Blessed are those who offer hope?

09 March 2021

"I began to ask myself if Christians were being called to look outside the buildings in a new way and reach out in love to those in the community..."

The Revd Sue Pegg, a minister from the Huddersfield Circuit  in the Yorkshire West District  writes about how her church community have offered hope and blessings to  people in need during the pandemic and the plans they have for Mothering Sunday this weekend.

Growing up in a large northern city I remember a new store opening called ‘The What Shop’. It was marketed as the shop that stocked everything anyone could want and sold a large variety of goods. I always admired the marketing logo and technique.

In the days, weeks and months of our recent pandemic and lockdowns, some of my own prayer time and the prayer time of those around me has been focused on wondering what was needed and wanted by people who have been cast into long periods of disruption and isolation, and what could the church offer?

With buildings closed, then open, and then closed again, I began to ask myself if Christians were being called to look outside the buildings in a new way and reach out in love to those in the community, helping to provide ‘what was needed’; to become, so to speak, a ‘What Shop’.

Before Christmas, the text that seemed to be speaking so clearly was from John 1 v 5: ‘The light shines in the darkness and the darkness can never overcome it’. I began to wonder if that was one text that was being highlighted by God at this particular time to offer hope to a hurting world? If so, how could we get the text out into the community?    

The plan we agreed on was to give to each of our congregation two lace bags and inside we put the text and an electric t-light. They would keep one bag for themselves and were invited to light the candle each night and display it in the front window as a sign of hope. The other bag/light they were to give to someone who was particularly struggling in these difficult times, those isolated, those unable to visit relatives, and those under other strains.


Launch of the bags of hope and blessing. Sue Pegg is pictured second from left.

It was then realised that there were many, many more in our communities in need of a little bag of blessing and hope, and so we produced more. Eventually at one church there were some ‘spare’ bags, so we put them on our church wall with a note saying, ‘please take one’. Over the Christmas period all the bags were taken. It seemed our wall had truly become a wall of blessing.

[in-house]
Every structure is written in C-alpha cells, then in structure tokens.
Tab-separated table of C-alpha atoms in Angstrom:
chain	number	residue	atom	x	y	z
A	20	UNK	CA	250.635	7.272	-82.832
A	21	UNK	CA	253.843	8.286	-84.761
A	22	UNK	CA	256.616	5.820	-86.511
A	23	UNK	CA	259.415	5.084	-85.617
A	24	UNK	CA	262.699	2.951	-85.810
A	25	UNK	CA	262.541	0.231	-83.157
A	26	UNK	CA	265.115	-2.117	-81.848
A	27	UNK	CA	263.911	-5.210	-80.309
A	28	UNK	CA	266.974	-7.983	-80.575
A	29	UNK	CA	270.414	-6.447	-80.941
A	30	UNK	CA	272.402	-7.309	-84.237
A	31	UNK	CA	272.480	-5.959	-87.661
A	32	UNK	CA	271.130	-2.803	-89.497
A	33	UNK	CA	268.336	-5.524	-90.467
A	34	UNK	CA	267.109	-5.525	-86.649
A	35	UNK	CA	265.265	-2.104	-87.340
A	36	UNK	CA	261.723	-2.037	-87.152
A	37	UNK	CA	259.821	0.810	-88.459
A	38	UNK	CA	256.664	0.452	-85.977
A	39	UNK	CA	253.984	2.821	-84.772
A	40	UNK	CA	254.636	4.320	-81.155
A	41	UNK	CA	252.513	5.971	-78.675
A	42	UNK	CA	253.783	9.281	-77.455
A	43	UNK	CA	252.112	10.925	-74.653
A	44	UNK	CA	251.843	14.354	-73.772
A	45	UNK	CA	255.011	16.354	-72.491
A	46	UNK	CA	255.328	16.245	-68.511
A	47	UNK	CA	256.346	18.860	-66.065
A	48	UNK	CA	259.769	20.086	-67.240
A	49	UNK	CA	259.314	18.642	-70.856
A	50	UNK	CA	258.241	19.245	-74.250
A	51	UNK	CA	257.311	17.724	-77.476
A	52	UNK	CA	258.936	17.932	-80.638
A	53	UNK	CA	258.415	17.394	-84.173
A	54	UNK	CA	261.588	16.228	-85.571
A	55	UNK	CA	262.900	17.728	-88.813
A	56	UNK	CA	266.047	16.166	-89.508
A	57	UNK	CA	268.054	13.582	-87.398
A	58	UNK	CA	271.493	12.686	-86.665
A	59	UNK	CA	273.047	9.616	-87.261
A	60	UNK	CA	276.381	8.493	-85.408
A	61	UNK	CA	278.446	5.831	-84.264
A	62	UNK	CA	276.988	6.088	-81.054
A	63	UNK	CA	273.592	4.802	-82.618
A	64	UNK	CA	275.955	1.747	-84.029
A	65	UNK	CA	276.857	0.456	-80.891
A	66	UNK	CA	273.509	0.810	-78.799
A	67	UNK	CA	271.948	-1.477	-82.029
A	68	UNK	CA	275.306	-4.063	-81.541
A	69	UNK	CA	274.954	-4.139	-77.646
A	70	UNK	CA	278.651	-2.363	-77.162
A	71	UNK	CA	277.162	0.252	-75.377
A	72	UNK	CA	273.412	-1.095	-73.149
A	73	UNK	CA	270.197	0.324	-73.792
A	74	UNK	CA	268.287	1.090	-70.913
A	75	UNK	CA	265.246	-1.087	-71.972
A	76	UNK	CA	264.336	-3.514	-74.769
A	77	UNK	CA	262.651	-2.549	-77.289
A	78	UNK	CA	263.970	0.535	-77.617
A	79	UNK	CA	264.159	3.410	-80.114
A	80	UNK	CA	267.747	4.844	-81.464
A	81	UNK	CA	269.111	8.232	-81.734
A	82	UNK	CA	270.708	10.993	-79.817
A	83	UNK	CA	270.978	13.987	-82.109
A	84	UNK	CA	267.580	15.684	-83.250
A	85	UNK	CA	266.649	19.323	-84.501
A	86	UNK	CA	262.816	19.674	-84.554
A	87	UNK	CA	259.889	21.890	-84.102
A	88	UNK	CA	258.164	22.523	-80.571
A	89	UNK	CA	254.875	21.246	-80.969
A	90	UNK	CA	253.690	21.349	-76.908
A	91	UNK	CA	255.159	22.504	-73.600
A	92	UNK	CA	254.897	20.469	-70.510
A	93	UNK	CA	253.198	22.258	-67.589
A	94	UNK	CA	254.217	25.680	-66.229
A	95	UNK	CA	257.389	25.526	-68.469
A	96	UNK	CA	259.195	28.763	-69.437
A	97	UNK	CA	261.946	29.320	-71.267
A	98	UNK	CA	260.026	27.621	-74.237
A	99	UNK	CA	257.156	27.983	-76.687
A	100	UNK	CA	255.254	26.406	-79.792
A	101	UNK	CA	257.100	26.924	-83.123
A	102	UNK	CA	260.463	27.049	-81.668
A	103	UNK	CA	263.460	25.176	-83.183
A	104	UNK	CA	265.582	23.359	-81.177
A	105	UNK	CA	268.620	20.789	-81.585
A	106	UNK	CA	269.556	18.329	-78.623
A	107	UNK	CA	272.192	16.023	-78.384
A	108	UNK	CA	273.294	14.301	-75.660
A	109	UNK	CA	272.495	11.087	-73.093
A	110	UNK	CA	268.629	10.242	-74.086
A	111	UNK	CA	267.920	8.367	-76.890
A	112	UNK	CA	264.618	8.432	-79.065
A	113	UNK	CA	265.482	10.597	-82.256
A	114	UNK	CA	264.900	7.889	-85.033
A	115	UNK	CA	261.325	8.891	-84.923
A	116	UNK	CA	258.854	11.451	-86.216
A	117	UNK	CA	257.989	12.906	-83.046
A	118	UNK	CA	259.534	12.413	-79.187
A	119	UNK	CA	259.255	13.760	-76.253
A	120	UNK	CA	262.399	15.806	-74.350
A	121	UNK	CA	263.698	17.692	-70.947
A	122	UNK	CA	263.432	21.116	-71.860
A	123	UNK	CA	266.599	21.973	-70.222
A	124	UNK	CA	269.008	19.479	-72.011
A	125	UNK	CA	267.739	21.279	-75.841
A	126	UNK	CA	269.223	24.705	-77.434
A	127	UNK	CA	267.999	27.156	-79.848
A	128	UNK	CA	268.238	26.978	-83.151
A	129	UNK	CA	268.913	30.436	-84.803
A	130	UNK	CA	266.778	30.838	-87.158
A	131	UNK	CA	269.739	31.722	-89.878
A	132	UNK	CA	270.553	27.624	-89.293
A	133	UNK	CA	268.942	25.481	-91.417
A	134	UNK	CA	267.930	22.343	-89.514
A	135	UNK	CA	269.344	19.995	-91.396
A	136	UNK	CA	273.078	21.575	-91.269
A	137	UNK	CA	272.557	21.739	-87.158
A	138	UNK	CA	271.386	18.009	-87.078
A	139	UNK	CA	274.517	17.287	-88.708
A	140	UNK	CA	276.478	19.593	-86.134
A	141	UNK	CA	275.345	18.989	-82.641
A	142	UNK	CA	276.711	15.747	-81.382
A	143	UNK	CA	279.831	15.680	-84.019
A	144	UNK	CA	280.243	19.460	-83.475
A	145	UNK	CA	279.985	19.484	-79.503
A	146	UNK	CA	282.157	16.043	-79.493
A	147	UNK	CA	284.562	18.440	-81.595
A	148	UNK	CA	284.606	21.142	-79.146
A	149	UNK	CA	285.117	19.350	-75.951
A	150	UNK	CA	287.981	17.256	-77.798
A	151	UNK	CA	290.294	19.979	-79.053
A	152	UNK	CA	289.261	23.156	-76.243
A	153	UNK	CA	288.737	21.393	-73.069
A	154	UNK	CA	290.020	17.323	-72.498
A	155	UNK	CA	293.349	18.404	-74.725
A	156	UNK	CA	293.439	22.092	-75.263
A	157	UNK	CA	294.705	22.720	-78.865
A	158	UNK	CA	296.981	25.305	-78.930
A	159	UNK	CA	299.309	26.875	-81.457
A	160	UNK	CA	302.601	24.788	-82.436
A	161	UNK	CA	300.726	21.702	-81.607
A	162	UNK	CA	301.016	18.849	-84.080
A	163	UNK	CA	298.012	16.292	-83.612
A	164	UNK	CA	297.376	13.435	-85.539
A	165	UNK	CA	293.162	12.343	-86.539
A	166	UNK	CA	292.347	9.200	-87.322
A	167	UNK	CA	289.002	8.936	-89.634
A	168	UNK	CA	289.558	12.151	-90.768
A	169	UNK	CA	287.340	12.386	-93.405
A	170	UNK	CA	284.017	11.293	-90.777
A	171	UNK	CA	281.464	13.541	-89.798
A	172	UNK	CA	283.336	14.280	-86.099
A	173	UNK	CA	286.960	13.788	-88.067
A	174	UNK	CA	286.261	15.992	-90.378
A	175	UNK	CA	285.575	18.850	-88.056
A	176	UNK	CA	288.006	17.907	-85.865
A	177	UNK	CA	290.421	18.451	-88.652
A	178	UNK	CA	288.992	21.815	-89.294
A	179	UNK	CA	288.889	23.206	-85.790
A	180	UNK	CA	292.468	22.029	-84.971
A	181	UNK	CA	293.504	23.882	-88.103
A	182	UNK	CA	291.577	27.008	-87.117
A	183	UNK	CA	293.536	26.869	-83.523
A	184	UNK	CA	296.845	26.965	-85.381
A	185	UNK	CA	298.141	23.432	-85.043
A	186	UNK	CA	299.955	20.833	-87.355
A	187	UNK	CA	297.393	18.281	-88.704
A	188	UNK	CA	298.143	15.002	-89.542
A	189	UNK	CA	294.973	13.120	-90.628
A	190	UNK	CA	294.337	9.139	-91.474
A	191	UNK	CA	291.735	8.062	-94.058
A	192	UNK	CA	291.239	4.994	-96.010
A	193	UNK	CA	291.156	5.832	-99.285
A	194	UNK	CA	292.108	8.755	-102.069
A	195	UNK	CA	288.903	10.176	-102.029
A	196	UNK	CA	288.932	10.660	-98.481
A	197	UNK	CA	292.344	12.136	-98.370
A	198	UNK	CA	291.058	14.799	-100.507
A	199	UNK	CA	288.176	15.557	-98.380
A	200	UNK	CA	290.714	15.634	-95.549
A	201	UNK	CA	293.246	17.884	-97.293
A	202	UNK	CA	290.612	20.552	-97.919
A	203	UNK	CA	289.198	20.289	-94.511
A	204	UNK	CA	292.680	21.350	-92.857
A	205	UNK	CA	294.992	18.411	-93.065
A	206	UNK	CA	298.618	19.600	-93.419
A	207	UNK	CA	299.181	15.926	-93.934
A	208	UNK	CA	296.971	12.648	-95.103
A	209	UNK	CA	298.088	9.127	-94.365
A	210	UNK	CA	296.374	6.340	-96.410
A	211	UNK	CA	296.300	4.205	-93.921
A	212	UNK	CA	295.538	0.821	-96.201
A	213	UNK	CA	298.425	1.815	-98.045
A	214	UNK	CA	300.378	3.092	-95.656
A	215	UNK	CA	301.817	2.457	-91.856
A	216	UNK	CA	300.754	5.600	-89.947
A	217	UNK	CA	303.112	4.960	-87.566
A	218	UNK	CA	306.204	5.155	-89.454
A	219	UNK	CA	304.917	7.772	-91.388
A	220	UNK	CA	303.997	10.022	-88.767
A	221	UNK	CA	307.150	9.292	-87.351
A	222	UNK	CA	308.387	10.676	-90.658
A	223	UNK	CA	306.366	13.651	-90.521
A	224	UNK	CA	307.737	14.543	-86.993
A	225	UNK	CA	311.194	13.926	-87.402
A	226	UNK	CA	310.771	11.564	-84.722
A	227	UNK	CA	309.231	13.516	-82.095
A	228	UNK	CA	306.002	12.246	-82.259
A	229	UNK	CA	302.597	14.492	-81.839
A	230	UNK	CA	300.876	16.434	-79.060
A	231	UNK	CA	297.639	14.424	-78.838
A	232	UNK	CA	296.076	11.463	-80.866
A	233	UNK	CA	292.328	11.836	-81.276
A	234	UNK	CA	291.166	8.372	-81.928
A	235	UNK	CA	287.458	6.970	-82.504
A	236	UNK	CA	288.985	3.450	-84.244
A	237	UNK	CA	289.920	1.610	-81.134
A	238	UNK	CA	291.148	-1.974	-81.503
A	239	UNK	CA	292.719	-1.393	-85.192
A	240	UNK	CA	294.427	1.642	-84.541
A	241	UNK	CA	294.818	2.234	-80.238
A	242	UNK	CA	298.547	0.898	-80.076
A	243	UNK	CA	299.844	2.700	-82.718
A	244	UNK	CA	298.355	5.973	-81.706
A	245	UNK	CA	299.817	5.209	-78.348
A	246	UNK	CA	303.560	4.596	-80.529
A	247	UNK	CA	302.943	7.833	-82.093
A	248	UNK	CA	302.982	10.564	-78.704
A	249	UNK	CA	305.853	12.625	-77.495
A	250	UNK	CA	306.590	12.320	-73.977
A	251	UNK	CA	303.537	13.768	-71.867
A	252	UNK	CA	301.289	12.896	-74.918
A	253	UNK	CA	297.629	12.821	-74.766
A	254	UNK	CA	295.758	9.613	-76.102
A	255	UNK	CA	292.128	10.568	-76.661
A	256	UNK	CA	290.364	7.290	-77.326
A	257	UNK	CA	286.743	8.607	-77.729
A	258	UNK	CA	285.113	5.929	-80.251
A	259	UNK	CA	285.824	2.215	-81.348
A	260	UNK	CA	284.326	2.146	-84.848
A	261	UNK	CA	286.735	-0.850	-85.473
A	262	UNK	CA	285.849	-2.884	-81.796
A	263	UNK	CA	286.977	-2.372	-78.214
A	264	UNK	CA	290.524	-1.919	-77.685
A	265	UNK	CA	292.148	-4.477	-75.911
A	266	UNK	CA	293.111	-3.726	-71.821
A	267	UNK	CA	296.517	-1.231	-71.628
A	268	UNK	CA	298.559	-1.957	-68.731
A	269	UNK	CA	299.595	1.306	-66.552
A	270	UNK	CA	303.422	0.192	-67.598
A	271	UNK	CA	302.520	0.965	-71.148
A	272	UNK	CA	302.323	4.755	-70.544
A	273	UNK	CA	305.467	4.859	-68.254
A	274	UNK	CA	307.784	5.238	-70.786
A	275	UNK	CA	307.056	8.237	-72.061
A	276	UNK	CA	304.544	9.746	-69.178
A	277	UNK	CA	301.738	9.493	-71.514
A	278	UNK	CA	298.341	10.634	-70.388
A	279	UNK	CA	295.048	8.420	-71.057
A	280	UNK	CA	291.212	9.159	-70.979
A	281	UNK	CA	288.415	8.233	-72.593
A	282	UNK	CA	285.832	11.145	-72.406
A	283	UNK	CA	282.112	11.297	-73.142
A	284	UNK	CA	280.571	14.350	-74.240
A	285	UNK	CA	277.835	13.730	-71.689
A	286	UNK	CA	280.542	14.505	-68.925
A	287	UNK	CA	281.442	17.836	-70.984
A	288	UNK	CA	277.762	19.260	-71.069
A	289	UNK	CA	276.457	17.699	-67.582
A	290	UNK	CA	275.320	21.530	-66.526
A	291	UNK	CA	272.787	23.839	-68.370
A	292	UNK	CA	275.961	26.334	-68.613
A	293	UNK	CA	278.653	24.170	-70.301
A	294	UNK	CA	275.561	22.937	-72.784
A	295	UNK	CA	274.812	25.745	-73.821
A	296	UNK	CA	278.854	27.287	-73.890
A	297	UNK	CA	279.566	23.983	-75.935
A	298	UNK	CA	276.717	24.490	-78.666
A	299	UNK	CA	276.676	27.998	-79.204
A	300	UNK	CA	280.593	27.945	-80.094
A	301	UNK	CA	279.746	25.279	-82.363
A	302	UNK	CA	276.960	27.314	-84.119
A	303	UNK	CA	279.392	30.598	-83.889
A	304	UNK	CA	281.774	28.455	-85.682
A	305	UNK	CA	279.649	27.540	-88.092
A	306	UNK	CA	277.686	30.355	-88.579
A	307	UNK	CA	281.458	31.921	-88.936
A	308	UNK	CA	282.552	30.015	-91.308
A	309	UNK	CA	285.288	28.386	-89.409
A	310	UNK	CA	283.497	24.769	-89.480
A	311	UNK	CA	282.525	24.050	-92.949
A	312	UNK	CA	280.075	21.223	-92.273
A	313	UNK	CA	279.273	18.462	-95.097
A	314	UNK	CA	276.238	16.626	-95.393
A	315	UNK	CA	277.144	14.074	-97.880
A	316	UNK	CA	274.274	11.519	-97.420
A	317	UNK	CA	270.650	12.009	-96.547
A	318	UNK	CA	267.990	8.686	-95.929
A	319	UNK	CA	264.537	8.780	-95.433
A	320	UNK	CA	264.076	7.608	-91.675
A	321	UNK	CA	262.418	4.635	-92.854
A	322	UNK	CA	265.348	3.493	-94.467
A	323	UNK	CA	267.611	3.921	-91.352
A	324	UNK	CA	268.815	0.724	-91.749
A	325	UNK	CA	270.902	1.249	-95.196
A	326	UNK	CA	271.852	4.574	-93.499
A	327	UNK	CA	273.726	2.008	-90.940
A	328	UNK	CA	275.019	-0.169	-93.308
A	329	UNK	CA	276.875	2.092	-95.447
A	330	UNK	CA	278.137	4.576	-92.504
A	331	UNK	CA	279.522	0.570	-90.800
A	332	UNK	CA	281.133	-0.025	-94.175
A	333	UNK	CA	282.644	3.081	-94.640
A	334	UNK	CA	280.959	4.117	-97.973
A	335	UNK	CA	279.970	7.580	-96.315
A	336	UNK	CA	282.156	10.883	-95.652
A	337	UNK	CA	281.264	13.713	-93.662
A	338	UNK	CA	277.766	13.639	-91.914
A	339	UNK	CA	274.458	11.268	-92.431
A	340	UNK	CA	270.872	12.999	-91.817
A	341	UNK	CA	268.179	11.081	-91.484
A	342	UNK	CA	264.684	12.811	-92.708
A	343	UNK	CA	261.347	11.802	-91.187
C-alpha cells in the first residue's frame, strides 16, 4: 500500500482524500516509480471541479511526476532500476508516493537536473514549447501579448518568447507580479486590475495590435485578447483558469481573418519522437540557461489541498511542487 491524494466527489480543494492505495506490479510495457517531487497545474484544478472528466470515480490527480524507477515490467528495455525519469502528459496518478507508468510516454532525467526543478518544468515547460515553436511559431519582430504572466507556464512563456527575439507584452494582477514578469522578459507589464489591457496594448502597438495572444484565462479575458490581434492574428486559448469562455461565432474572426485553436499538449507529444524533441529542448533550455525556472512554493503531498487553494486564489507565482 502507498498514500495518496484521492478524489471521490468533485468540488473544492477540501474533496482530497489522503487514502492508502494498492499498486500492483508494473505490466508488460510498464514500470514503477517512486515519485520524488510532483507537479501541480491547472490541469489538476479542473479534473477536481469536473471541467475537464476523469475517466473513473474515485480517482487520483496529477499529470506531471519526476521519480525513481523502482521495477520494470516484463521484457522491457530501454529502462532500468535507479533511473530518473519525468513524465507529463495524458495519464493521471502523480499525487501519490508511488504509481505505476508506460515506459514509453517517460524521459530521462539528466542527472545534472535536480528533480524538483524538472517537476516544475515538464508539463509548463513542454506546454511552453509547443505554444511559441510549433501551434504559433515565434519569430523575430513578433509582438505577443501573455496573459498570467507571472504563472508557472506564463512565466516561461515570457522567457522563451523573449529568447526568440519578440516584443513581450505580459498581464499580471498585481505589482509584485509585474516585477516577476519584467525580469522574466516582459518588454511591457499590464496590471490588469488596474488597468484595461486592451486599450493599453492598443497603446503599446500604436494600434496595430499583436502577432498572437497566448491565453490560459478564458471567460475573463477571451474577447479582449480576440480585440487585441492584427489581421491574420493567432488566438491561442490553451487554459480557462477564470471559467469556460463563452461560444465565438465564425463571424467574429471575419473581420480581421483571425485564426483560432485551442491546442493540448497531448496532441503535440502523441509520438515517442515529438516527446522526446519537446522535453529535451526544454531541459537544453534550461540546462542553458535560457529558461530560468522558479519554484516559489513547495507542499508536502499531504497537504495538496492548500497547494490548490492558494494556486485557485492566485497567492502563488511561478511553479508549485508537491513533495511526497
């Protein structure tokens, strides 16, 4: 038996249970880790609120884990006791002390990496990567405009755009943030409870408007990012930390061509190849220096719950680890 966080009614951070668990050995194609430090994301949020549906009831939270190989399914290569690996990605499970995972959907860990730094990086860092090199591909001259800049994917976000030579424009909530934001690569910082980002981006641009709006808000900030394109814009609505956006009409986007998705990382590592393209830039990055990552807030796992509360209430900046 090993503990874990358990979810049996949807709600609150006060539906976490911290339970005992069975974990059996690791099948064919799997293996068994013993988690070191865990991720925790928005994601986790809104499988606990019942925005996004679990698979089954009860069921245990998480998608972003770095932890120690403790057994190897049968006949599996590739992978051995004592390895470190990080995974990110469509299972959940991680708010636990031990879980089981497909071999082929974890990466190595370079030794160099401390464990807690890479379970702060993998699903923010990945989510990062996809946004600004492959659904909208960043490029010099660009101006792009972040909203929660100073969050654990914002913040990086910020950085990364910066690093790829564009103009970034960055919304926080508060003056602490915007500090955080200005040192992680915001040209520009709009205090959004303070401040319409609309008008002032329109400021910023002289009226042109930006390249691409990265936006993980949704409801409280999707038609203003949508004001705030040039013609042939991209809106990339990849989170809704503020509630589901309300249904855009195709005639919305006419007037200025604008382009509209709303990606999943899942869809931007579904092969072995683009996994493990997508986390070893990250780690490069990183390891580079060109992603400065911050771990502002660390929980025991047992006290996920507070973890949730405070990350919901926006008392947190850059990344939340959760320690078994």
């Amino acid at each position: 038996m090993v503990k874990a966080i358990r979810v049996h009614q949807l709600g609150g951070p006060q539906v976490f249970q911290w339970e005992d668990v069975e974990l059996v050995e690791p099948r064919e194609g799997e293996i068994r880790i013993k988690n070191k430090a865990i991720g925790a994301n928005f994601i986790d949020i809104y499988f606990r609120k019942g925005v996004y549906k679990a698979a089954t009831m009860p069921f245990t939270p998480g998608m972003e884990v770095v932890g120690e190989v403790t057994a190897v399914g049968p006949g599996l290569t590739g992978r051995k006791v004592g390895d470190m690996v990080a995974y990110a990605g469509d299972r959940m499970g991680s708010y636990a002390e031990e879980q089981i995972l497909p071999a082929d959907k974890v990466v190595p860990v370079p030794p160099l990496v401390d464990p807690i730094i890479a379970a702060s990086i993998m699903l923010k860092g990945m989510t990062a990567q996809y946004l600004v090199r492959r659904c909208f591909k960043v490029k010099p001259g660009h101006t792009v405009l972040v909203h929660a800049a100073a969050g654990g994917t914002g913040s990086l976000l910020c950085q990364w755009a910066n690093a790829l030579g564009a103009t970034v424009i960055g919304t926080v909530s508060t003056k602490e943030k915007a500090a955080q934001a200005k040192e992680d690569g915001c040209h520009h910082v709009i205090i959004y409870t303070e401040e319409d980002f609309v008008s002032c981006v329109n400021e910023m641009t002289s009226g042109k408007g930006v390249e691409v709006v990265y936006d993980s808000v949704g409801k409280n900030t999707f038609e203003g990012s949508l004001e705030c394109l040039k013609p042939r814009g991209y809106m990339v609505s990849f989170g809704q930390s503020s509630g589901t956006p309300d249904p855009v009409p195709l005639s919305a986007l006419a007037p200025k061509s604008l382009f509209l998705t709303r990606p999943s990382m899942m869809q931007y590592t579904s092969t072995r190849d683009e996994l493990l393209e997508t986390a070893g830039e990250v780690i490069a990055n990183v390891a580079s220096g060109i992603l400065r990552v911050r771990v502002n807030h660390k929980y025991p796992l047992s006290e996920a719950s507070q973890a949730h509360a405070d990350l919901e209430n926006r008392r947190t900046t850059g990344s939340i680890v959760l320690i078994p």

More recently, we received a small grant which had to be used to combat isolation during the pandemic. With the Church building once more closed, Bags of Hope and Blessing came to mind. For Mothering Sunday and working with some Anglican friends, we have invested in some small flowers made from recycled plastic by a small business which was struggling financially. The flowers will fit in the bags along with a small heart and the plan is to distribute those to elderly ladies in our community who are still unable to visit, or be visited by, their children.

At Easter, our bags will contain 2 foil wrapped mini eggs, a chocolate heart, and the greeting “Happy Easter”, along with an invitation to ‘feel the love’ (Psalm 34: Taste and see that God is good). We intend to create walls of hope outside one of our church buildings, while other bags will be distributed in the community alongside Palm crosses made by people living in an isolated village in Africa. The hope is that the crosses from the village will form a blessing for others suffering similar isolation at the other side of the world.


Easter bags ready to be distributed

The most recent development is that the Bags of Hope have now been adopted by leaders in the nearby Inner City Church leaders and the plan is to give out some 5,000 bags for Easter. The belief is that God is really wanting to bless the city.

It’s the Beatitudes of Matthew 5 that give us the teaching about Blessings and those who are Blessed under the heading ‘True Happiness’ and it’s a little later in that same scripture, Matthew chapter 7, that Jesus assures that our Heavenly Father will give us not necessarily all we want, but rather what we need. This, of course, is a difficult concept to the many who are suffering during the pandemic, especially those who grieve the loss of love ones. But I suggest that, to quote John Wesley himself, all we can do is simply offer little signs of hope in a troublesome world and suggest that, as we offer blessings of hope to others, we will indeed feel blessed ourselves.

The Revd Sue Pegg, Yorkshire West District